We live in a pretty rainy country here in the UK. It’s not uncommon for our summer plans to be scuppered by total washouts and floods are something that river-adjacent towns and cities see as par for the course. In some cases, the constant threat of flooding is so debilitating for a facility, whether private or commercial, that further action is required to help with drainage. This is where soakaways come in very handy.
The team here at Borehole Solutions, one of the country’s leading geotechnical drilling companies, wanted to look in a little more detail about the humble soakaway, including what they are and when they’re needed.
What Are Soakaways?
In its simplest terms, they’re a buried form of drainage. A soakaway comprises some form of storage device, filled with rubble (usually flint or concrete). Excess water filters through this rubble but does so in a controlled manner to drastically mitigate the risk of surface runoff water escalating into flooding. Excess runoff water is usually directed into a soakaway via some form of guttering. They’re a cost-effective means of drainage that work in most situations. In recent times, installation companies have started using specially designed soakaway crates as opposed to rubble, and both work well. These drainage features also have the added benefit of replenishing the groundwater which aids ecological processes!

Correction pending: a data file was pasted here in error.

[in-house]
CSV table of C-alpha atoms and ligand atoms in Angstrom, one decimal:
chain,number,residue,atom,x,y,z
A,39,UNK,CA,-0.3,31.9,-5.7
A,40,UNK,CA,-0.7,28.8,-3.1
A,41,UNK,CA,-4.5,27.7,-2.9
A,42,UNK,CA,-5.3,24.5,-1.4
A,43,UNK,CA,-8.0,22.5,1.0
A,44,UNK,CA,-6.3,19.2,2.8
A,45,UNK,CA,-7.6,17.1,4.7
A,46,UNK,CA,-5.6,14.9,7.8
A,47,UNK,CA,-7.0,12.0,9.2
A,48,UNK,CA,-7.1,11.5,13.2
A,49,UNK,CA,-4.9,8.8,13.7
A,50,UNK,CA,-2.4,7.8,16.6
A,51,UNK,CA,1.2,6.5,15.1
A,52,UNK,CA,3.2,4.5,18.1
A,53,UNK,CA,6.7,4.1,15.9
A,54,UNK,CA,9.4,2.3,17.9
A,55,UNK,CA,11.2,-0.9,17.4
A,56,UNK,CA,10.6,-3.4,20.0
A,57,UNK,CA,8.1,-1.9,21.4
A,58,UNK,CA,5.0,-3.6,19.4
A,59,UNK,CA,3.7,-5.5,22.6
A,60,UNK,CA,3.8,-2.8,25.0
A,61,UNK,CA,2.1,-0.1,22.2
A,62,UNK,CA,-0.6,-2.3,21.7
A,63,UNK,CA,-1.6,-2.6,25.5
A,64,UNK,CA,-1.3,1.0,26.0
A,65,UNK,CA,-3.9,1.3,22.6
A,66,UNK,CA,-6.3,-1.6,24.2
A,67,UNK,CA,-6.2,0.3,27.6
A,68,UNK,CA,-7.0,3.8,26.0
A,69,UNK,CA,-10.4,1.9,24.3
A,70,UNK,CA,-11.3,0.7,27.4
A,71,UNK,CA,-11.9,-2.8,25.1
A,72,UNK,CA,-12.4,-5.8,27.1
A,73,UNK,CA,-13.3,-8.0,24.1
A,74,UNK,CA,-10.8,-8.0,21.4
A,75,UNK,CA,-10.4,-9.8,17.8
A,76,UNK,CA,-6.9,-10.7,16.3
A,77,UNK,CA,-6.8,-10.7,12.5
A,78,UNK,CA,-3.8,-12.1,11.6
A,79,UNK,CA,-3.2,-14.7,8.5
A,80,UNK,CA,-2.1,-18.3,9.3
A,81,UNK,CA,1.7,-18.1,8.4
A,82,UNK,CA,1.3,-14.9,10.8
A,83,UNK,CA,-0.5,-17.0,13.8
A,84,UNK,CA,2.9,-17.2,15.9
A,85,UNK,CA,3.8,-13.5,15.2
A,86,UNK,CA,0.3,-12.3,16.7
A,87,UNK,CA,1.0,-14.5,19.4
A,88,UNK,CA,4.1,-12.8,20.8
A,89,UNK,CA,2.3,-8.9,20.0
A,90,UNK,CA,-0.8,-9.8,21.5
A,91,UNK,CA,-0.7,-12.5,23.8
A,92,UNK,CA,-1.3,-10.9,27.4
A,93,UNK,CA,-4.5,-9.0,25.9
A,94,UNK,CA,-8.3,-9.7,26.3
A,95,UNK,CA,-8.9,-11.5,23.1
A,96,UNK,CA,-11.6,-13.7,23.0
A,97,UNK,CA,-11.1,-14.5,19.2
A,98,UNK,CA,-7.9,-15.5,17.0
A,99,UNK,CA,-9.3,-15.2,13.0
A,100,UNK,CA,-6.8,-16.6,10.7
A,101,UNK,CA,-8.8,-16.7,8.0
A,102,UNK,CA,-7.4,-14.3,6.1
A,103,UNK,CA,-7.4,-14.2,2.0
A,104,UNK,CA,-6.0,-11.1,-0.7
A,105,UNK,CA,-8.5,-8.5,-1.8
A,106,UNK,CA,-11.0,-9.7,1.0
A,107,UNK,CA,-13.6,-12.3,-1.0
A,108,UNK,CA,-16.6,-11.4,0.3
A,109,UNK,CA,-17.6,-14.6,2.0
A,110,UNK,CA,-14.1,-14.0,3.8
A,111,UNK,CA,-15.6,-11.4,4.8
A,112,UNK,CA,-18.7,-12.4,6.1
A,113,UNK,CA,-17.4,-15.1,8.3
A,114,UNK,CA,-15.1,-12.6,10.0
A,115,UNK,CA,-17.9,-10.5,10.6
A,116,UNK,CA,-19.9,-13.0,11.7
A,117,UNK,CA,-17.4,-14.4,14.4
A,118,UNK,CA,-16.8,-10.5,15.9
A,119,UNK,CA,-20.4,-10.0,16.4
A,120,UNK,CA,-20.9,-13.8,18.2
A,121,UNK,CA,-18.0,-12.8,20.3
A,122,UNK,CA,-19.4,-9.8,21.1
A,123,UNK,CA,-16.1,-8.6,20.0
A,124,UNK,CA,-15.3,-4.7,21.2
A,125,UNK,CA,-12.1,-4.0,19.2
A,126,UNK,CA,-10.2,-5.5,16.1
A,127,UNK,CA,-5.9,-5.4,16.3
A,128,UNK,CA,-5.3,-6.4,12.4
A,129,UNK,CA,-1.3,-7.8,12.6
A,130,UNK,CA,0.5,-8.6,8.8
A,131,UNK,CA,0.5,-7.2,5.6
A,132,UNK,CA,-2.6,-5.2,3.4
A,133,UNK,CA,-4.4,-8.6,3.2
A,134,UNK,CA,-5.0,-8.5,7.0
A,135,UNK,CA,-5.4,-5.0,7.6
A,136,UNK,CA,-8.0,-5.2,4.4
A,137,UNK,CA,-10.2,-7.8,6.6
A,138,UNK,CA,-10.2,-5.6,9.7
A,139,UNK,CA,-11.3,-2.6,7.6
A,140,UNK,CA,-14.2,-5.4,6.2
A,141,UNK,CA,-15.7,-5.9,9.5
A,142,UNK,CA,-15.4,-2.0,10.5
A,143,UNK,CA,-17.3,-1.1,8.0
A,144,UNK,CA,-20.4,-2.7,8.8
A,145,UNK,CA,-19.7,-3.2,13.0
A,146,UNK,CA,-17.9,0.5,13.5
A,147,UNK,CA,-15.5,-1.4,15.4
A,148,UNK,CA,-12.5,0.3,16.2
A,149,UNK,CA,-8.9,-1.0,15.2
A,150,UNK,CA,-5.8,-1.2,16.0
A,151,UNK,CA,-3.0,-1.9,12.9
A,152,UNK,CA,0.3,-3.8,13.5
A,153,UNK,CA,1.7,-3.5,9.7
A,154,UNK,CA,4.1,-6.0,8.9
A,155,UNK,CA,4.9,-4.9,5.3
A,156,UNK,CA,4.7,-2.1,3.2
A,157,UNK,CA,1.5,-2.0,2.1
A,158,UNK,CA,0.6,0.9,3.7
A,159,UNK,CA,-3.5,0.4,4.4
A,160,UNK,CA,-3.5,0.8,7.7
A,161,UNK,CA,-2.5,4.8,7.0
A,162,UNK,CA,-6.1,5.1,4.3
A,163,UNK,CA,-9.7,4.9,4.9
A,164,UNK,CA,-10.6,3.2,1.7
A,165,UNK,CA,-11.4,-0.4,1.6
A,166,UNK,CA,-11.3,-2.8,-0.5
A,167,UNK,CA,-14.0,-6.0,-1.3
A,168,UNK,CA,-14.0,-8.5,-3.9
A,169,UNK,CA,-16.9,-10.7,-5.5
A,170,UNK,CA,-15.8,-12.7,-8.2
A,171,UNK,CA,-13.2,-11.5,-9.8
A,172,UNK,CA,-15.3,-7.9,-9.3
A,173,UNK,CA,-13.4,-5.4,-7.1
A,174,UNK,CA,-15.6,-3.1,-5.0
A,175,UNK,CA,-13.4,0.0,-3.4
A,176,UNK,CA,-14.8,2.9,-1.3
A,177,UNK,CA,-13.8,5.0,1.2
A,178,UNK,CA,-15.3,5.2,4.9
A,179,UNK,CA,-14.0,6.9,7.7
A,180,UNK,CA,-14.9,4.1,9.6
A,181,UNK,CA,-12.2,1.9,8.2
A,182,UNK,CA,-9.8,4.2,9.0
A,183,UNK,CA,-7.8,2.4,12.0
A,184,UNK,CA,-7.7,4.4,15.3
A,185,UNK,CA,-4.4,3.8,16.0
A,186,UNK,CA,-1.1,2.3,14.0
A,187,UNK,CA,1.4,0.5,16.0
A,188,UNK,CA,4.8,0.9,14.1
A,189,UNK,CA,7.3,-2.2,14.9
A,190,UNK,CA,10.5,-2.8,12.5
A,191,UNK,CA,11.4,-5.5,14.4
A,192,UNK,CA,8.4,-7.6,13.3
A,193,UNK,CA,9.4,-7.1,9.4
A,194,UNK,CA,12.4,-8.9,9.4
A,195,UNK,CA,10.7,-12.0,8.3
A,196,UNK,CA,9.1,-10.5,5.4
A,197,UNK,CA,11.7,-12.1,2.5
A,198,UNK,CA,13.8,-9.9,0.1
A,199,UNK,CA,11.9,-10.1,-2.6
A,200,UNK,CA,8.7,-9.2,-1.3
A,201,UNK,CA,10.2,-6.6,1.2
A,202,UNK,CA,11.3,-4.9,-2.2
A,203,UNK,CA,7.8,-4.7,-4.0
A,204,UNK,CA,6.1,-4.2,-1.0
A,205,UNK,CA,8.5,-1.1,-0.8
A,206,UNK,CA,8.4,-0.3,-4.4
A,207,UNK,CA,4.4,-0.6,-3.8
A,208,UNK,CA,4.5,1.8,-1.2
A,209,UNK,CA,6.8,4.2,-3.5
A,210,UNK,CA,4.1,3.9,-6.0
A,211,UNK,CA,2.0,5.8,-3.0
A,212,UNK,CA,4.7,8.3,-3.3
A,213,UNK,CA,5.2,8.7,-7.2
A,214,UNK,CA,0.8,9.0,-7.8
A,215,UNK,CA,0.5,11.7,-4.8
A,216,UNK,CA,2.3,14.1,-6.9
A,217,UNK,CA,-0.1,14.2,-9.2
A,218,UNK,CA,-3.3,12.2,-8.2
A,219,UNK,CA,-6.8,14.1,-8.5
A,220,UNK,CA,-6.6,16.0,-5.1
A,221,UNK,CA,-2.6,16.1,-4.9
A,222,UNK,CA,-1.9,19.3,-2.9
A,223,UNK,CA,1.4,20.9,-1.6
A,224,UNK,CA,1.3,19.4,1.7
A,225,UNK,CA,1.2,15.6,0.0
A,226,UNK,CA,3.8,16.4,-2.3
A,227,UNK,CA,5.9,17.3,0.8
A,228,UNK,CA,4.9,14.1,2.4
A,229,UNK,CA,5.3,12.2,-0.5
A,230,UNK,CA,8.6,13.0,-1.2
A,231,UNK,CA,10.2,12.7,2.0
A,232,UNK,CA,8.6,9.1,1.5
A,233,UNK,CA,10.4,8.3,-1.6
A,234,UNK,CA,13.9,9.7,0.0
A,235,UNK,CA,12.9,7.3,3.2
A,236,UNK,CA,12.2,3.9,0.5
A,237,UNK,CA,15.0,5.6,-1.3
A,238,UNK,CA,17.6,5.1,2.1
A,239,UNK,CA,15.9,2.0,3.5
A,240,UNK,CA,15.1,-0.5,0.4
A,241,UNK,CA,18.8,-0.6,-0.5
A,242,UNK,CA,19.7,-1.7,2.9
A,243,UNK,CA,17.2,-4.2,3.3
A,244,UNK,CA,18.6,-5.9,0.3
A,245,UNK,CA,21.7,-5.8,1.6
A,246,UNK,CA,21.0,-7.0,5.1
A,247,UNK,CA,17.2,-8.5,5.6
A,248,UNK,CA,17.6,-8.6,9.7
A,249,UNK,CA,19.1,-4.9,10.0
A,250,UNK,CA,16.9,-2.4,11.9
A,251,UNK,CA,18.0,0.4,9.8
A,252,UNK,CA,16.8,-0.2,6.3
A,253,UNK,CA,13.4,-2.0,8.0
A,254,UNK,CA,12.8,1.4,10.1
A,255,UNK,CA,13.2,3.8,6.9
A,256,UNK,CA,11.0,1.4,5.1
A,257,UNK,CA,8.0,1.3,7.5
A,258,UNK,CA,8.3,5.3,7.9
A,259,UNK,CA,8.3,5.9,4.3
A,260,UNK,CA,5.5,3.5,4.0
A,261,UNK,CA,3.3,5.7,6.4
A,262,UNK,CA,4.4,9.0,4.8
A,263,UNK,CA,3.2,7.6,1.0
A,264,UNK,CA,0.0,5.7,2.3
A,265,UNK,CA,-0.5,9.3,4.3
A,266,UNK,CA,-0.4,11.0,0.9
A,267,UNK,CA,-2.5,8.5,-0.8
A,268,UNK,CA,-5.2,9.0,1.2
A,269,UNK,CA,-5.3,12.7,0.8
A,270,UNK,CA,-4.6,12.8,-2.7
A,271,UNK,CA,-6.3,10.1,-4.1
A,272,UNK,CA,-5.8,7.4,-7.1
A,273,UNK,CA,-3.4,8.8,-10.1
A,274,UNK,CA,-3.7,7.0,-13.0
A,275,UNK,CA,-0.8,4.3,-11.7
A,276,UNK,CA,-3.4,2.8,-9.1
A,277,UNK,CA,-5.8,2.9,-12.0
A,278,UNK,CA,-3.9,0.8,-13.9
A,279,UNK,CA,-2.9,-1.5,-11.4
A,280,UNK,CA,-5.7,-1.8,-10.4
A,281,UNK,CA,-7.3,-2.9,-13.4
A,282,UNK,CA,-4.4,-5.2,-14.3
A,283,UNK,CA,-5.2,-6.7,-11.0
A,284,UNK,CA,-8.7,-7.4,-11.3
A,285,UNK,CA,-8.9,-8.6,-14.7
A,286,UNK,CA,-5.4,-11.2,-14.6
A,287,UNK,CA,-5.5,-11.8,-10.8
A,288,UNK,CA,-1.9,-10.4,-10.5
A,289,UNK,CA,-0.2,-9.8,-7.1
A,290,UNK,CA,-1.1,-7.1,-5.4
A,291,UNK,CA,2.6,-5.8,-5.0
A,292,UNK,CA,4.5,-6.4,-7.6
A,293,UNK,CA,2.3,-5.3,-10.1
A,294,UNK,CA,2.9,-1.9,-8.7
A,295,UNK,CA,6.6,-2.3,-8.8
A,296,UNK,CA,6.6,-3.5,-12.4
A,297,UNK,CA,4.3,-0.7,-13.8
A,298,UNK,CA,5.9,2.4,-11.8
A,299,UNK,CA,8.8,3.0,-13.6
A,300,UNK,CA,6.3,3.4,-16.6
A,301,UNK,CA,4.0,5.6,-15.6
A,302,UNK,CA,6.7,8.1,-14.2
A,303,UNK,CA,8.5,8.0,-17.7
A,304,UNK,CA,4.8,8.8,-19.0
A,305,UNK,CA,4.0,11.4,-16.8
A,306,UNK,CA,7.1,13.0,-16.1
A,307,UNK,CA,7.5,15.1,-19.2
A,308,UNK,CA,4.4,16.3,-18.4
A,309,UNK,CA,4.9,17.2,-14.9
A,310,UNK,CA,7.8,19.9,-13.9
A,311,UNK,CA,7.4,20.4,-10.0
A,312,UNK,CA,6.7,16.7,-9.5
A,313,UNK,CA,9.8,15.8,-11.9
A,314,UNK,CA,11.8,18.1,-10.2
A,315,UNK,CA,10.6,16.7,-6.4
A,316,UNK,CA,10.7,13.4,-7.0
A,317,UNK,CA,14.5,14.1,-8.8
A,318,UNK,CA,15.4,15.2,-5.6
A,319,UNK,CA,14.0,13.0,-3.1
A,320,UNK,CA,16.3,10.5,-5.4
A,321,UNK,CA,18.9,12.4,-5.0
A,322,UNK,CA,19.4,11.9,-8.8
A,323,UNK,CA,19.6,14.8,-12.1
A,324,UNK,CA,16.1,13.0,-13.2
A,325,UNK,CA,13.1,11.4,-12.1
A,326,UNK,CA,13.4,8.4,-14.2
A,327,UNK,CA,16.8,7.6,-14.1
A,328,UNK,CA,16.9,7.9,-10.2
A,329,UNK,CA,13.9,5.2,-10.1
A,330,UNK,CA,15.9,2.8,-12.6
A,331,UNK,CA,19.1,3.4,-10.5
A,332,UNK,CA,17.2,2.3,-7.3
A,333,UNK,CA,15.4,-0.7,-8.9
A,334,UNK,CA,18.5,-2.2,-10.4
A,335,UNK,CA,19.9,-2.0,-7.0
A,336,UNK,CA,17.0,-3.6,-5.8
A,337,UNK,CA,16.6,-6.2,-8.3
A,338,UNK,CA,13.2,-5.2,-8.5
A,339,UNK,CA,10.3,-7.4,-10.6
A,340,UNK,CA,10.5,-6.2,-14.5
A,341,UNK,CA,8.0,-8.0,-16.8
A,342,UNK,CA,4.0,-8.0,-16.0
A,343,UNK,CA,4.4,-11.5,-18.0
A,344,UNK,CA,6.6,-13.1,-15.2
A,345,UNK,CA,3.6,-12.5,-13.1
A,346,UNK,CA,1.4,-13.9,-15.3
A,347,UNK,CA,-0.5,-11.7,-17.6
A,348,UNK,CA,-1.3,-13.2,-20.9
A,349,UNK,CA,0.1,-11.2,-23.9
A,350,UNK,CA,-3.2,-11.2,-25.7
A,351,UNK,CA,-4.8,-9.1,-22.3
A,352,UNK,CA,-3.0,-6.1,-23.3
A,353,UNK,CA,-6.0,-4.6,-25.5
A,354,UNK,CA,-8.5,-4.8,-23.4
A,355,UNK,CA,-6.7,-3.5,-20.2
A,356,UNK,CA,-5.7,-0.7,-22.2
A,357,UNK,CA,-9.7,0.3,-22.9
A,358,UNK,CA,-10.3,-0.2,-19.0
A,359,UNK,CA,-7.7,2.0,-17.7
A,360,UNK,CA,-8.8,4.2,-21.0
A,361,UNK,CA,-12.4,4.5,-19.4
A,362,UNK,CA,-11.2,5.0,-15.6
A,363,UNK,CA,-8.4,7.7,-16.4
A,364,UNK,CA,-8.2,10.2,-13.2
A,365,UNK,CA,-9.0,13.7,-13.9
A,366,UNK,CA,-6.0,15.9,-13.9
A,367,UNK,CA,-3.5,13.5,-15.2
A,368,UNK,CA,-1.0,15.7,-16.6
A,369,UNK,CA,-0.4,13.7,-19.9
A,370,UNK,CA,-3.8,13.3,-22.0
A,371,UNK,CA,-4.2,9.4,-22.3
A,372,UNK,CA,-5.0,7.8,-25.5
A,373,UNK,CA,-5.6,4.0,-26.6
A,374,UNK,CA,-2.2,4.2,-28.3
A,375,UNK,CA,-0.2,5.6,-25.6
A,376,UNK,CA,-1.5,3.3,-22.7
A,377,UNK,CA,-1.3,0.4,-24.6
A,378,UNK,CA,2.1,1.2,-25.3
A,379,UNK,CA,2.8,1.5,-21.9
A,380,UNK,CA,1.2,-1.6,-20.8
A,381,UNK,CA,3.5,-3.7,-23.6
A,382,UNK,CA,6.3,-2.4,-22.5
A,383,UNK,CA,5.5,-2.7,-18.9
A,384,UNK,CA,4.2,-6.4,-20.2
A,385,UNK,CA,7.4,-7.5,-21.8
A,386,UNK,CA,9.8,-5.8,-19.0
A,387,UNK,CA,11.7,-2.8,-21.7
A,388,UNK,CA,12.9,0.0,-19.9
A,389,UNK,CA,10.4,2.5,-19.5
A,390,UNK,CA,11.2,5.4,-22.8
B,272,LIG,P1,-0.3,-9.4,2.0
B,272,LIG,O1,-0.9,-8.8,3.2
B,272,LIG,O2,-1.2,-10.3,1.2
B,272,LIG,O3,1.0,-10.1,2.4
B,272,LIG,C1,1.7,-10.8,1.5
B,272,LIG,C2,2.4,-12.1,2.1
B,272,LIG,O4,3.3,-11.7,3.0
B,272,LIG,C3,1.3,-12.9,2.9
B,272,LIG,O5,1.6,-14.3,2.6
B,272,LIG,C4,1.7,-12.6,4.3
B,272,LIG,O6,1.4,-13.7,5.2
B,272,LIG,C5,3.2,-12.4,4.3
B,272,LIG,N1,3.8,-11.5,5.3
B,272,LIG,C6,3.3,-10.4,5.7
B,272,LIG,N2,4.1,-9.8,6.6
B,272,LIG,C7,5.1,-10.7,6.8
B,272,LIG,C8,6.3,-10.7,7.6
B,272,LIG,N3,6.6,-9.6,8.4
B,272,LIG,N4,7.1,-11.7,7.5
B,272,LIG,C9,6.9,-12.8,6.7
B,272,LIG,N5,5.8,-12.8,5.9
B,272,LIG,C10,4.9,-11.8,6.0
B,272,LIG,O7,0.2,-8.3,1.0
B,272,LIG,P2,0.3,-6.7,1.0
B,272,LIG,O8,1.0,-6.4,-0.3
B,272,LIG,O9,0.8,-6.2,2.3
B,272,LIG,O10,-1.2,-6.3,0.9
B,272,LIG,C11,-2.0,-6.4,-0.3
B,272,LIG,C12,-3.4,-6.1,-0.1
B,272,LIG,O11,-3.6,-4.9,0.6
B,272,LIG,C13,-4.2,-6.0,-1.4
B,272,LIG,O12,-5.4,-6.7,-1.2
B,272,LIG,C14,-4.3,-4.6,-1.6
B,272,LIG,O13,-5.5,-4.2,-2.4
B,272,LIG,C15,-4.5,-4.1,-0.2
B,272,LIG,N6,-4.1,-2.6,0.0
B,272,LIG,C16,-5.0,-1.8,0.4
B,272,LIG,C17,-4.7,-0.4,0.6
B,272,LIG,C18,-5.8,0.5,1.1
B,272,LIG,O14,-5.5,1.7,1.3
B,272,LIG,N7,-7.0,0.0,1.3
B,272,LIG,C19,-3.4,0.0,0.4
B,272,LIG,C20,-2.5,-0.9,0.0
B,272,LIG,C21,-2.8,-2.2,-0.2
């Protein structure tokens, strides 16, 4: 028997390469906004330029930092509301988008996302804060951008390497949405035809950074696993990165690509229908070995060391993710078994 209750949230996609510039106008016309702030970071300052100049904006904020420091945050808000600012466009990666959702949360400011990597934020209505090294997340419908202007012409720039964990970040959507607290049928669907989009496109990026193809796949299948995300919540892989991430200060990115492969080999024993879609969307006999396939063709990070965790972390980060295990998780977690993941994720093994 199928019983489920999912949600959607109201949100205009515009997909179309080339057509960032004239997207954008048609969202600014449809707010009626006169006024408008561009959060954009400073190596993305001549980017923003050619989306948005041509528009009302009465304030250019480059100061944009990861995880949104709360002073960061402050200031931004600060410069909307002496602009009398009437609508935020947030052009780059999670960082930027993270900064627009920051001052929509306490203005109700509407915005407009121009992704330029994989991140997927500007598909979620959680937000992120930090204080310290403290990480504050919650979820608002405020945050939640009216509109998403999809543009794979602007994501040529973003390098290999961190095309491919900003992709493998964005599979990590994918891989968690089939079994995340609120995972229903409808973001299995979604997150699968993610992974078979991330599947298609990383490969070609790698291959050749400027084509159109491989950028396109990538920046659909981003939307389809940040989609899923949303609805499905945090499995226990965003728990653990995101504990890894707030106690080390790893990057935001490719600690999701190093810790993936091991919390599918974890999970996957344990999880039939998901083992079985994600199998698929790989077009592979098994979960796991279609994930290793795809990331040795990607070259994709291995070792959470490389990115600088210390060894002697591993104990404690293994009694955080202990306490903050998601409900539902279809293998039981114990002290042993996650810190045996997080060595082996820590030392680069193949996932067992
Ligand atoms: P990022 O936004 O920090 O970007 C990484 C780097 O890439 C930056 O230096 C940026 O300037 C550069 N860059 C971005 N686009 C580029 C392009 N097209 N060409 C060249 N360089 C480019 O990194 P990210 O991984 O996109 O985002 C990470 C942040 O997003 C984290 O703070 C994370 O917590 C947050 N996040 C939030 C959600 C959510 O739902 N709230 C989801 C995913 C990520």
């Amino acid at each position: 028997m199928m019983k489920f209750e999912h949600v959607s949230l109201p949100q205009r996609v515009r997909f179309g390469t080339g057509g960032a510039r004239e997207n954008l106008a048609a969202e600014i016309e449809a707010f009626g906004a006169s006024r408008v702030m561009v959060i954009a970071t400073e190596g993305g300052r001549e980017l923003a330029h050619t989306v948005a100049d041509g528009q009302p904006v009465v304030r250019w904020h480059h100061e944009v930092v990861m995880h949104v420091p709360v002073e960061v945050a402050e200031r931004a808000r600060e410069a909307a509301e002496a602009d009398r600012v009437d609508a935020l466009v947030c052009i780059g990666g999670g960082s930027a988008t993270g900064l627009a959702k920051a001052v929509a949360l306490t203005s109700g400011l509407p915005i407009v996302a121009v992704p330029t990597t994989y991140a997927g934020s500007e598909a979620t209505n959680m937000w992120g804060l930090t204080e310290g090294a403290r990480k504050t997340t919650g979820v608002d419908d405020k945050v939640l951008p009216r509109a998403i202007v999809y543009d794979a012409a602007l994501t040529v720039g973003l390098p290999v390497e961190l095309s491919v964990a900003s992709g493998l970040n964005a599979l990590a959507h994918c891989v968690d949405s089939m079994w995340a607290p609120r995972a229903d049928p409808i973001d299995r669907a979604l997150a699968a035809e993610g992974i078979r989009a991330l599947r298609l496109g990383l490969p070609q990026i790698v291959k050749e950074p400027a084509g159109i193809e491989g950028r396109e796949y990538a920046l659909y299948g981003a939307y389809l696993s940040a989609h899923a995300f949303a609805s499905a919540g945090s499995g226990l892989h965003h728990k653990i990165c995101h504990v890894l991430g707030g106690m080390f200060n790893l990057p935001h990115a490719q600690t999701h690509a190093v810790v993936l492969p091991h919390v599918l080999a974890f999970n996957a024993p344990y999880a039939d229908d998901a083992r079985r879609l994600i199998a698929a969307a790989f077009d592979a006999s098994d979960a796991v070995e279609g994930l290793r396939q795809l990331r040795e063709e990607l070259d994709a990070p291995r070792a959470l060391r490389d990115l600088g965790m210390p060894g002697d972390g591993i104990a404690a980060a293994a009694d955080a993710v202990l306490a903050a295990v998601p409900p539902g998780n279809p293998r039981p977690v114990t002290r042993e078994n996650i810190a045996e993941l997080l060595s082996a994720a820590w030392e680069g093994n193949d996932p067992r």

When Is A Soakaway Necessary?
These drainage features tend to most often be implemented in more rural areas where there are no storm drains and so flooding holds an increased threat. This isn’t to say they’re exclusive to rural areas, however, and soakaways are also often found in the gardens of suburban homes, especially if they’re lawns often become waterlogged or boggy. Another reason why they’re so widely used is because they’re an invisible feature once installed. Having one installed isn’t going to anger the neighbours or provide an eyesore for the community. There really are very few reasons not to have one installed if you live in a rain-prone environment.
Where Are Soakaways Commonly Used?
One of the most common places you’ll see soakaways being used is in sports pitches. Football grounds, for example, will almost always have numerous soakaways installed. Here at Borehole Solutions, we recently undertook an installation project at Stamford Bridge, home of Chelsea Football Club. The British climate simply doesn’t pass muster as an excuse for these elite clubs where the pitch condition is expected to be perfect at all times.
Back in domestic situations, there are a few key regulations surrounding soakaway installation that you should be aware of. You can’t, for example, install one within 5 metres of a building or road. Furthermore, if there’s any risk of contamination in the runoff polluting the groundwater, then a soakaway cannot be installed. In any seriously damp climate, soakaways provide an ideal anti-flooding solution. They’re incredibly low maintenance, and make for a much more well-managed space with regards to drainage.